By GETTY IMAGES
Representatives from various banking and financial institutions operating within the U.S. Virgin Islands on Tuesday said that interest rates will continue to increase as the Federal Reserve take action to tame inflation.
The U.S. Federal Reserve last Wednesday increased the interest rate by 0.75 percentage point. This was the third increase this year and the most aggressive single move by the Federal Reserve since 1994. It is aimed at taming surging inflation not seen in 40 years.
Speaking during a Senate Committee on Economic Development and Agriculture hearing, Glendina Matthew, acting director of the Division of Banking, Insurance and Financial Regulation within the Office of the Lieutenant Governor, testified on how sky-high inflation is impacting the local economy.
The higher interest rates are meant to limit the cost of borrowing which may result in less consumer spending and therefore minimize economic growth to counter inflation, she said. This means that consumers in the U.S. Virgin Islands will see an increase in interest rates on mortgages, credit cards, and personal loans at a higher rate than in the past years.
This will specifically affect persons seeking to obtain new credit with the local banks.
“The increased demands for products coupled with supply shortages throughout the world as the global economy bounces back from the Covid-19 pandemic, and the impact of the Russian invasion of Ukraine are sending inflation to new highs," Ms. Matthew said. "Food, gas, and shelter costs are on the rise. The rising costs can be seen in many countries including the United States and its territories. To slow down inflation, central bankers, who manage each country’s currency and monetary policy have raised interest rates.”
The idea of a soft landing, which would see the U.S. economy maintaining growth at a steady pace even as the Federal Reserve raises interest rates aggressively to tame inflation, is looking less likely. A new report published Friday by the Federal Reserve Bank of New York says the U.S. economy is on the path to shrink this year. According to the report, which was based on the New York Fed's model on the economy's path, “the chances of a hard landing…as occurred during the 1990 recession are about 80%,” while the probability of a “soft landing,” in which gross domestic product essentially remains positive over the next 10 quarters, is 10%."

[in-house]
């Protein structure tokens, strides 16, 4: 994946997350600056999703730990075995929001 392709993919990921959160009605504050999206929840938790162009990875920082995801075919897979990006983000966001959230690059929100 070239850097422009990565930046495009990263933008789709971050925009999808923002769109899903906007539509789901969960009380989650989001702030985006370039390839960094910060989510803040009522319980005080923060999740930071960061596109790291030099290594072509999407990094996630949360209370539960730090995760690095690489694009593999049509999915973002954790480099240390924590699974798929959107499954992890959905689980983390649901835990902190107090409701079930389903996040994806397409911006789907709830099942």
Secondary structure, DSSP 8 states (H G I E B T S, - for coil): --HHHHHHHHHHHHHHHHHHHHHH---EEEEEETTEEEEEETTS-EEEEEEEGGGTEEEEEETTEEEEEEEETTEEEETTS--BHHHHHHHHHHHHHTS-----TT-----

The concern for bankers is that rapid inflation will likely reverse post-pandemic recovery. Julia Crispin, manager at the Mid-Island Federal Credit Union shared that the overall state of banking in the territory has made members less eager to take loans, although savings have increased. She said the decline in loans, as well as increased vendor payments and other factors have negatively affected her bank's net income.
Bank of St. Croix Community President Christiana Williams said interest rates "will impact to a significant effect lending products because that key interest rate set by the Federal Reserve is that benchmark that most lenders use to determine what will be charged. And so rates have already started to go up; they began late in the first quarter and have continued to rise. We're currently in a rising rate environment."
Oran Roebuck, senior vice president of Banco Popular Virgin Islands Region, stated, "Our rates will increase and have started to increase to the 0.75 bases points, however we are looking at it differently as to how we can steer our clients [to] the best option for them." She explained that Banco Popular is among the SBA-preferred lenders, "and we are looking to steer more of our commercial clients in that direction," while also providing options for clients seeking mortgages.
Oriental Bank Regional Manager Attallah Bertrand said, "Interest rates are definitely impacting; the extent will depend on the customer and the transaction."
First Bank VI Senior Vice President Valdamier Collins stated, "As indicated earlier, we will see increases on our products as a result of the interest rate hikes.
According to the Wall Street Journal, citing mortgage-finance giant Freddie Mac, the average rate on a 30-year fixed-rate mortgage rose to 5.78 percent — the highest level since November 2008 and well above the 3.11 percent recorded near the end of last year. Two weeks ago Freddie Mac reported an average mortgage rate of 5.23 percent.
The meeting, which was hosted by members of the Committee on Economic Development and Agriculture and chaired by Senator Kenneth L. Gittens, convened at the Frits E. Lawaetz Legislative Conference Room on St. Croix.